Effect of Chronic Ethanol Administration on Protein Catabolism in Rat Liver

Terrence M. Donohue, Rowen K. Zetterrnan, Dean J. Turna

Research output: Contribution to journalArticlepeer-review

57 Scopus citations


Hepatic protein catabolism was measured in rats which were pair‐fed a liquid diet containing either ethanol or isocaloric maltose‐dextrin (control diet). Within 12 days after initiation of pair feeding, the level of total hepatic protein in ethanol‐fed rats was 26K higher than that in pair‐fed control rats. During this time interval, the catabolic rates of both short‐lived [3H]puromycin‐labeled proteins and long‐lived native [14C]bicarbonate‐labeled proteins were measured In the two groups of animals. The degradation rate of short‐lived [3H] puromycinyl proteins and peptides was the same in ethanol‐fed and pair‐fed control rats. However, the overall catabolic rate of long‐lived proteins in rats fed the ethanol liquid diet for 2‐10 days was 37‐40% lower than that in pair‐fed controls. This difference in protein turnover was not a general phenomenon, since the time‐dependent decay of [14C]proteins in the hepatic microsome fraction of ethanol‐fed rats was 33% slower than that in pair‐fed controls, but the apparent rate of cytosolic protein catabolism was the same in both groups of animals. The differences in protein turnover did not reflect quantitative changes in lysosomal proteases since the activities of four hepatic lysosomal cathepsins were unaffected by alcohol administration. When rats were subjected to longer periods of pair feeding (16‐25 days), the difference in overall hepatic protein catabolism between ethanol‐fed rats and their pair‐fed controls was considerably attenuated. Our findings indicate that during the early stages of pair‐feeding, animals consuming ethanol showed a slower rate of degradation of long‐lived hepatic proteins compared with pair‐fed control rats. Since a significant determinant of cellular protein content is the rate of protein degradation, the results suggest that the lower rate of protein catabolism in ethanol‐fed rats accounts for part of the net hepatic protein accumulation in these animals.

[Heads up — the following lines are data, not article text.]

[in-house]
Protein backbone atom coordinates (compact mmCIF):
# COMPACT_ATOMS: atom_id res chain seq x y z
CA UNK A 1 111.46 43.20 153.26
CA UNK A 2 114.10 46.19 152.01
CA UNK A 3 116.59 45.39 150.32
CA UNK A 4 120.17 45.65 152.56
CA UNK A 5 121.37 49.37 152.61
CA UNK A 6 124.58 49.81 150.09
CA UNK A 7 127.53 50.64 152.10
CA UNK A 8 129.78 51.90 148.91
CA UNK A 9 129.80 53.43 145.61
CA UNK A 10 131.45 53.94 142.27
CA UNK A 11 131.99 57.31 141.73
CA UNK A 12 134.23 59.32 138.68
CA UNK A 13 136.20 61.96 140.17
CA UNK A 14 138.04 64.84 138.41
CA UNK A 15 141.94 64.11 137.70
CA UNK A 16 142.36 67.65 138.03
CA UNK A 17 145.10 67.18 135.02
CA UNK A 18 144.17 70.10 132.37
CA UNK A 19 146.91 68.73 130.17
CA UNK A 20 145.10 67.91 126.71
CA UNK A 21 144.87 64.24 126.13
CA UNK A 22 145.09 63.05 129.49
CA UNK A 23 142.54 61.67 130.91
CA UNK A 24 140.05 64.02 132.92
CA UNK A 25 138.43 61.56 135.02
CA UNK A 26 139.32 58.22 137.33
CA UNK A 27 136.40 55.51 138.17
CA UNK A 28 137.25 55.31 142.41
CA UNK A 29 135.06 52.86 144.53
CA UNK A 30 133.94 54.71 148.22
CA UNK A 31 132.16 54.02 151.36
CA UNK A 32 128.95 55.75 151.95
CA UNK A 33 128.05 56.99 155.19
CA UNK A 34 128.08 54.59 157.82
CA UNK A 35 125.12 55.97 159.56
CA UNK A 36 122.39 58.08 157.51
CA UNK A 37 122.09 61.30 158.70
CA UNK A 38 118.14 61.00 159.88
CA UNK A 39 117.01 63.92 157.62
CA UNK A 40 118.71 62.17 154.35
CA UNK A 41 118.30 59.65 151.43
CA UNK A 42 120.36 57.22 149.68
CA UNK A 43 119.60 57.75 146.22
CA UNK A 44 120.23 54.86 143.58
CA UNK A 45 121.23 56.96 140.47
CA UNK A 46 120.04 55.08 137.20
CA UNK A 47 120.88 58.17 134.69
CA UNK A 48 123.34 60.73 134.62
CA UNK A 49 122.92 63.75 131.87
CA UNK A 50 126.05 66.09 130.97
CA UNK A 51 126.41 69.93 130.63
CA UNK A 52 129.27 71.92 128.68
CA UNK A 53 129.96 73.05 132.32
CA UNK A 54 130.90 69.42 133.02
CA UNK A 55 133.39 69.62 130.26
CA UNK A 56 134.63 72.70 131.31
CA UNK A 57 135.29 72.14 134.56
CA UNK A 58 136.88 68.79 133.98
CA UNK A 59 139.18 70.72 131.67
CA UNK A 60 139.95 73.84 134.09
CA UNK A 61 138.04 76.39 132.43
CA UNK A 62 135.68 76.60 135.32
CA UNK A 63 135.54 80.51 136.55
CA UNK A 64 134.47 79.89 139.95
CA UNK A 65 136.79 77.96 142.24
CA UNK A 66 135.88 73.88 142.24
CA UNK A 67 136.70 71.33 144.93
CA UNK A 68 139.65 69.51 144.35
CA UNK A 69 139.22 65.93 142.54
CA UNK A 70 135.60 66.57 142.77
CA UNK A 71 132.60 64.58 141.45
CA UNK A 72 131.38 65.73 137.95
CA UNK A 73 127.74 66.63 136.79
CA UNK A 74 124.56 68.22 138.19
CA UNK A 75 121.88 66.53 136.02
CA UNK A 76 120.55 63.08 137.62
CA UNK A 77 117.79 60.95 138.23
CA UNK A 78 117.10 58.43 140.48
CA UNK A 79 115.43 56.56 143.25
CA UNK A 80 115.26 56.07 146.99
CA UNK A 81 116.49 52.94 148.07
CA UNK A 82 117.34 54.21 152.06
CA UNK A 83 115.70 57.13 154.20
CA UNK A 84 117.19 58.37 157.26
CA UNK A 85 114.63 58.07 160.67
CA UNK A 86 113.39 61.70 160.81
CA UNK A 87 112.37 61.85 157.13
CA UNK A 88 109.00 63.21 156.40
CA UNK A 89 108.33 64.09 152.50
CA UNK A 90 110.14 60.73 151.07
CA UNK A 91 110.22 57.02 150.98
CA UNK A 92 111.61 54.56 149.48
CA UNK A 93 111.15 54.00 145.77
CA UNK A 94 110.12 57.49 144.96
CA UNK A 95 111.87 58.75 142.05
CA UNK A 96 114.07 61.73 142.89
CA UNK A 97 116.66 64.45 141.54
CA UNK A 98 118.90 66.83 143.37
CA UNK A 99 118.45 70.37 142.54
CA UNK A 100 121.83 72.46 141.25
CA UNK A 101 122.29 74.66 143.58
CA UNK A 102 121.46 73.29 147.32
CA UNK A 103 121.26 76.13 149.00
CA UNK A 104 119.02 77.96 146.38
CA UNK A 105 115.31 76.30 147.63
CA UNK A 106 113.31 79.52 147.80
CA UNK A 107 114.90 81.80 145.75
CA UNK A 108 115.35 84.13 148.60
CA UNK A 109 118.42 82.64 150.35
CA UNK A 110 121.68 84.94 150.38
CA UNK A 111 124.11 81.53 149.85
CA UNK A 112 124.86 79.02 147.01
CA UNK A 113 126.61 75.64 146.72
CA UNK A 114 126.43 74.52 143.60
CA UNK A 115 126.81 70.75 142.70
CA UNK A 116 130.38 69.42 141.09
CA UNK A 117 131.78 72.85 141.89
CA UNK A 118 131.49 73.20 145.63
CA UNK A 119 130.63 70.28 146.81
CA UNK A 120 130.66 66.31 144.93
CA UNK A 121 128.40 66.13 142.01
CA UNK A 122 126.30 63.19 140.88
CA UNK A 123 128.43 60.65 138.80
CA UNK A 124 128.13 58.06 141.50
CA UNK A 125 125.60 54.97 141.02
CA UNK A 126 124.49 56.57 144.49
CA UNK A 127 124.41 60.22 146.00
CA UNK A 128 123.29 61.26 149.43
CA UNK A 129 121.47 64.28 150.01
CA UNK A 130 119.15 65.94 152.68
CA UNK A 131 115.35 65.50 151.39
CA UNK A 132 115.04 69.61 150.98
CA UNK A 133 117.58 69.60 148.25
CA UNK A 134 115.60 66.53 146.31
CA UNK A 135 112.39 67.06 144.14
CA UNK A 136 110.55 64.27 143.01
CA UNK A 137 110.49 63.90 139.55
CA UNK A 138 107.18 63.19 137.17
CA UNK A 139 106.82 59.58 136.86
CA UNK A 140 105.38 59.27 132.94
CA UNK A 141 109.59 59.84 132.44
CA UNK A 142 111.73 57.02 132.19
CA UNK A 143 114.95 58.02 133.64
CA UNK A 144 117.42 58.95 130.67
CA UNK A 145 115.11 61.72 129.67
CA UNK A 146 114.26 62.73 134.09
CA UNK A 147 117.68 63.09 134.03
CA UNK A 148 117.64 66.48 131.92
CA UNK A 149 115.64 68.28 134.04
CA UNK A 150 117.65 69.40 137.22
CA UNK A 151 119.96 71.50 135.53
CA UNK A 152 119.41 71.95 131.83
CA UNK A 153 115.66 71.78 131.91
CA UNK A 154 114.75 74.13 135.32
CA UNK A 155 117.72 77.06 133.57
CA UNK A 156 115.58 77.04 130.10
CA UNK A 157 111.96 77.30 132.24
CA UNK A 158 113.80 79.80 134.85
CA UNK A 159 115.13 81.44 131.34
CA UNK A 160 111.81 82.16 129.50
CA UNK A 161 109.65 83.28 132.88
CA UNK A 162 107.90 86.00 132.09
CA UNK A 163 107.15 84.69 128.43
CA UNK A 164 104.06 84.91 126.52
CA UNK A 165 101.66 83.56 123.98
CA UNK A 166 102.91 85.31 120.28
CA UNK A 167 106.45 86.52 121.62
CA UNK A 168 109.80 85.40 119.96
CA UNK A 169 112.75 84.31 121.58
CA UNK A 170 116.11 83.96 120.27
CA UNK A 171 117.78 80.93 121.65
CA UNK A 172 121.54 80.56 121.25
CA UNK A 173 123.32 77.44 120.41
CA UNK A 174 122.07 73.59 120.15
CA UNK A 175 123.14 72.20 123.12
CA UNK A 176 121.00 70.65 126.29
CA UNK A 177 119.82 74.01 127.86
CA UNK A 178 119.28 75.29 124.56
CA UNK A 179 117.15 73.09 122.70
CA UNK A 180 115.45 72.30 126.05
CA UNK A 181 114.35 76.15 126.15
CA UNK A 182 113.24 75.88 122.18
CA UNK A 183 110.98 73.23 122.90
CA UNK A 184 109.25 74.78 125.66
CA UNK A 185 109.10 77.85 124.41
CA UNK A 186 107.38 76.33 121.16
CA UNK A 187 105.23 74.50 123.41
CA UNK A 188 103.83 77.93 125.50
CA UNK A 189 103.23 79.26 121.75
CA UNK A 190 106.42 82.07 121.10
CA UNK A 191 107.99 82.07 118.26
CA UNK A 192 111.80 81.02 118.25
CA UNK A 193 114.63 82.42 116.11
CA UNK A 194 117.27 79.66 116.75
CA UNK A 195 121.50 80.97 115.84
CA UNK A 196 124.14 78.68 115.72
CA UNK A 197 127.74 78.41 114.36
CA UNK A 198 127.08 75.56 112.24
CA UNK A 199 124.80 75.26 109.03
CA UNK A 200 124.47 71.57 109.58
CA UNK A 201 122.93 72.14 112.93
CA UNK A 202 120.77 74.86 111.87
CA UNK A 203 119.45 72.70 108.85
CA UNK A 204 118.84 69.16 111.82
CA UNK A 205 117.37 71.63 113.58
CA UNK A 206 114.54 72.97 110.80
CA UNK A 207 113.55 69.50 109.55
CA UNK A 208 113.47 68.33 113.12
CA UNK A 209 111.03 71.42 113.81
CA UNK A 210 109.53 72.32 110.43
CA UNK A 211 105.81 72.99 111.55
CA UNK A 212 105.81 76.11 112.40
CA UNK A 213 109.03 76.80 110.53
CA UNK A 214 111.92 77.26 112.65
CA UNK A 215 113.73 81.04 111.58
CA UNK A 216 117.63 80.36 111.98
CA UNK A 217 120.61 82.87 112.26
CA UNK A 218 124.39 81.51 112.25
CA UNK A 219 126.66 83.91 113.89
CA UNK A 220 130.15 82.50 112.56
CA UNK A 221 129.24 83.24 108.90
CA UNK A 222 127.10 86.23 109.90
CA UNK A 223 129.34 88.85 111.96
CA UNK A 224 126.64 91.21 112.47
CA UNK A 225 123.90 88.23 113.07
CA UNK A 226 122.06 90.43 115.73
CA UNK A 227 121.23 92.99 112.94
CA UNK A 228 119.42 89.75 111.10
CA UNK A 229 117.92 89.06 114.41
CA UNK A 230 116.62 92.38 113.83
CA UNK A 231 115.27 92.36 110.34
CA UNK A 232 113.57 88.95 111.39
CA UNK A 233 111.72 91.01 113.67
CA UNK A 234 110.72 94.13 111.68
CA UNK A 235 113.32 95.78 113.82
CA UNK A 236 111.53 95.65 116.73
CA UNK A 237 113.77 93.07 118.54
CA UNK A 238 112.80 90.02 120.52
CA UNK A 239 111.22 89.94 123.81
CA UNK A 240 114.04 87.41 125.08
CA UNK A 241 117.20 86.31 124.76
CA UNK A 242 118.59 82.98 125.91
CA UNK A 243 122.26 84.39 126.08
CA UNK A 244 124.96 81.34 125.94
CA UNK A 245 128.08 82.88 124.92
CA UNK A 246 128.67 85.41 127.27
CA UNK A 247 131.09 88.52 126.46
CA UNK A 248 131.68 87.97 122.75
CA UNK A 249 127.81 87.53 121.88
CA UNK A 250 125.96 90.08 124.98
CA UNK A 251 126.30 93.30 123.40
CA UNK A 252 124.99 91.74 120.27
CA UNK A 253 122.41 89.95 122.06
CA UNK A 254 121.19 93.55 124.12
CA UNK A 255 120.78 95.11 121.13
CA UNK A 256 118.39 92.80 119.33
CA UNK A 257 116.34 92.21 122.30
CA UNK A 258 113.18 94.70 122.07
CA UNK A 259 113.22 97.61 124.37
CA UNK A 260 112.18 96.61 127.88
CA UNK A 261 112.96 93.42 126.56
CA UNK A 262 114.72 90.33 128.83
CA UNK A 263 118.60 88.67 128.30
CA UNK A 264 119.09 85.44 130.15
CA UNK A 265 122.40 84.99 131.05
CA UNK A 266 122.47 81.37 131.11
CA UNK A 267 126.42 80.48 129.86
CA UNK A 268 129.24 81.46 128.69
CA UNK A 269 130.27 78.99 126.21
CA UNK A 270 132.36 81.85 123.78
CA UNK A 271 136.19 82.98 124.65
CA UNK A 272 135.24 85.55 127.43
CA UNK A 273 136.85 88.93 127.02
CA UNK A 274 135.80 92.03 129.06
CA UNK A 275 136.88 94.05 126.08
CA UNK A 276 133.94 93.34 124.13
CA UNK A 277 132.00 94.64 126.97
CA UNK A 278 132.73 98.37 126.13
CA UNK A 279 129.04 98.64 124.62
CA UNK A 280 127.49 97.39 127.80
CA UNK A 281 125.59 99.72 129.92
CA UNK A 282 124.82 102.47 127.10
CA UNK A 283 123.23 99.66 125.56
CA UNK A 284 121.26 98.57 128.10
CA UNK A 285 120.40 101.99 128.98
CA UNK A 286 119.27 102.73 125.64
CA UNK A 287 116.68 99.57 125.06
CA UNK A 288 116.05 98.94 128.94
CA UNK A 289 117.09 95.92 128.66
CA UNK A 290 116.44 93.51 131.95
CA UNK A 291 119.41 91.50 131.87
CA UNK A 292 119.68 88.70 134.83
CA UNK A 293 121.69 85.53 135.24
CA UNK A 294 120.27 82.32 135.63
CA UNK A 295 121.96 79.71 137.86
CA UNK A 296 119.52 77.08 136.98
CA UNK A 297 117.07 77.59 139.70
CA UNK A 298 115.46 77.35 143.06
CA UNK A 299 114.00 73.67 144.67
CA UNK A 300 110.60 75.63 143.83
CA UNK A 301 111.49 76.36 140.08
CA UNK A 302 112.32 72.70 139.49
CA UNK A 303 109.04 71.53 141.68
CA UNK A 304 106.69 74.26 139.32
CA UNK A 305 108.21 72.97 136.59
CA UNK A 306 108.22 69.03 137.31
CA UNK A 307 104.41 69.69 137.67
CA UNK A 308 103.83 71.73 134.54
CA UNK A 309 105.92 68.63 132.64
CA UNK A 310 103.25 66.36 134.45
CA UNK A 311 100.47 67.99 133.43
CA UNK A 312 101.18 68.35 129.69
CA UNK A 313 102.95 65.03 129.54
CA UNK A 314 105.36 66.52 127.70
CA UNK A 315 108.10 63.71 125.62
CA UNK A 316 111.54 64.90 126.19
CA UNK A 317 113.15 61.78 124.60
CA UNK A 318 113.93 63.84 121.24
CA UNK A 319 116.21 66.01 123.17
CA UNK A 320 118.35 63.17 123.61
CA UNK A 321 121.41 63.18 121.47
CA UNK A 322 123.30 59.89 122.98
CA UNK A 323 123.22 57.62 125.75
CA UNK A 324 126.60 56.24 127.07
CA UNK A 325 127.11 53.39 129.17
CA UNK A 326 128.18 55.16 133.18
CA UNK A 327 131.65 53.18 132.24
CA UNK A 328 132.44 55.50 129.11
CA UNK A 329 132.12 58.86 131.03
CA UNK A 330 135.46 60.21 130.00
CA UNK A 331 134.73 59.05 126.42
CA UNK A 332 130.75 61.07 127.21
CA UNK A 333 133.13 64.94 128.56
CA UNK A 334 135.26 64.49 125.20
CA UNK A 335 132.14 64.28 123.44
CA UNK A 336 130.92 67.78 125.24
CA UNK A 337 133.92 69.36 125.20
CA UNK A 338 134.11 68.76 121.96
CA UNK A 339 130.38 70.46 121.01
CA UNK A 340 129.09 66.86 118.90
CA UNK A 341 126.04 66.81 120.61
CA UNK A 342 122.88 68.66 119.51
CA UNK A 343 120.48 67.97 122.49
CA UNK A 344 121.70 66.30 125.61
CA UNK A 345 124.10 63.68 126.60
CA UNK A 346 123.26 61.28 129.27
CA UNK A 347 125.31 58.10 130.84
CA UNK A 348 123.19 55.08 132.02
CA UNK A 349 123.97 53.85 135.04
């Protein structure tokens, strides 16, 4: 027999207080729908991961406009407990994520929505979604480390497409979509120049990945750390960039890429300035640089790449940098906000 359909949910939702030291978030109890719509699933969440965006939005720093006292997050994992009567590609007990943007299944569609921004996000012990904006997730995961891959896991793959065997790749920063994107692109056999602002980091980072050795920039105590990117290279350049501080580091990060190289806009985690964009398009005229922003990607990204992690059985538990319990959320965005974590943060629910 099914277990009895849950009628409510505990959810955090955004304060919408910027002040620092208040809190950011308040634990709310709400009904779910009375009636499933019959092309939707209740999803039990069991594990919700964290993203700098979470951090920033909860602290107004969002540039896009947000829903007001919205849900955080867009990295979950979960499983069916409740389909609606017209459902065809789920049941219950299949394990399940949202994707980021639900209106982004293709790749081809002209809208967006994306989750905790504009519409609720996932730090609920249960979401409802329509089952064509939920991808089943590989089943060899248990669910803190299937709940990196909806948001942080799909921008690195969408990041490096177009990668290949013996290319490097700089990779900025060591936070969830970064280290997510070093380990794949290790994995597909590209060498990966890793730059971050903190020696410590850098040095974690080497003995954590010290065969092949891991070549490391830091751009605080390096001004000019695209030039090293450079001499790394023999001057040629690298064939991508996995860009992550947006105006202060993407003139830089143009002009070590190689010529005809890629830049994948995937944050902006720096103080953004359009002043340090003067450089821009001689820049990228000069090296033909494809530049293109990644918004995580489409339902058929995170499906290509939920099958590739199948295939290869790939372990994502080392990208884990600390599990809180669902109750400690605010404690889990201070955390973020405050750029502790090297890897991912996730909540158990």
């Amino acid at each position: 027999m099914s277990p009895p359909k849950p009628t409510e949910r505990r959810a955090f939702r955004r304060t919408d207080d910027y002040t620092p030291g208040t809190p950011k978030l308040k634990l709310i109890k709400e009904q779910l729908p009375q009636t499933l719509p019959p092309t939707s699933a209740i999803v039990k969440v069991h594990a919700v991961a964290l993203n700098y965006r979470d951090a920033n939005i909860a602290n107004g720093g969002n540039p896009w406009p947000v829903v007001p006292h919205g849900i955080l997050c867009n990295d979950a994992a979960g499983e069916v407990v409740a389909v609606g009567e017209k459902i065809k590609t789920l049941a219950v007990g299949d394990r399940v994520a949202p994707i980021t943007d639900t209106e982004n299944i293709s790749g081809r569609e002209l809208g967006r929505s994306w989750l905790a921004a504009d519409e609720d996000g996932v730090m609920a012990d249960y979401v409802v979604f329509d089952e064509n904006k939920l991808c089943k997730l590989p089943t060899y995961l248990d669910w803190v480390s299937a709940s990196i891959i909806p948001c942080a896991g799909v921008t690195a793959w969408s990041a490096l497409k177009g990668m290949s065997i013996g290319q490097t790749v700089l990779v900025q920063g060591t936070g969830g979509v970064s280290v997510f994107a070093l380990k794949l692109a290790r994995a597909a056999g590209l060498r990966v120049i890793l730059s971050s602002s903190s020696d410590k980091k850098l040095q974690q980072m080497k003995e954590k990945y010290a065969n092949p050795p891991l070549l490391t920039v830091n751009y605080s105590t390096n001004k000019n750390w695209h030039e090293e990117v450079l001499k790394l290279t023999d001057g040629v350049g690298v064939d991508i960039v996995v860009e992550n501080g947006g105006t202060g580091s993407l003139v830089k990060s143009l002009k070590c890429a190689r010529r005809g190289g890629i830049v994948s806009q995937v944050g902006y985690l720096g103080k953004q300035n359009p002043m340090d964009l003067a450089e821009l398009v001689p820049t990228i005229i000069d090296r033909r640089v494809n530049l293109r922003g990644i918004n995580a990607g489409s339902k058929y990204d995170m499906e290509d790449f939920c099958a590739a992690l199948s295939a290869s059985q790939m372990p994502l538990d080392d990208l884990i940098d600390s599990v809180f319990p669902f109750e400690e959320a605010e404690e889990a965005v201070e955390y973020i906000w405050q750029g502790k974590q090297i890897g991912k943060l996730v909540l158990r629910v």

Original languageEnglish (US)
Pages (from-to)49-57
Number of pages9
JournalAlcoholism: Clinical and Experimental Research
Issue number1
StatePublished - Feb 1989

ASJC Scopus subject areas

  • Medicine (miscellaneous)
  • Toxicology
  • Psychiatry and Mental health


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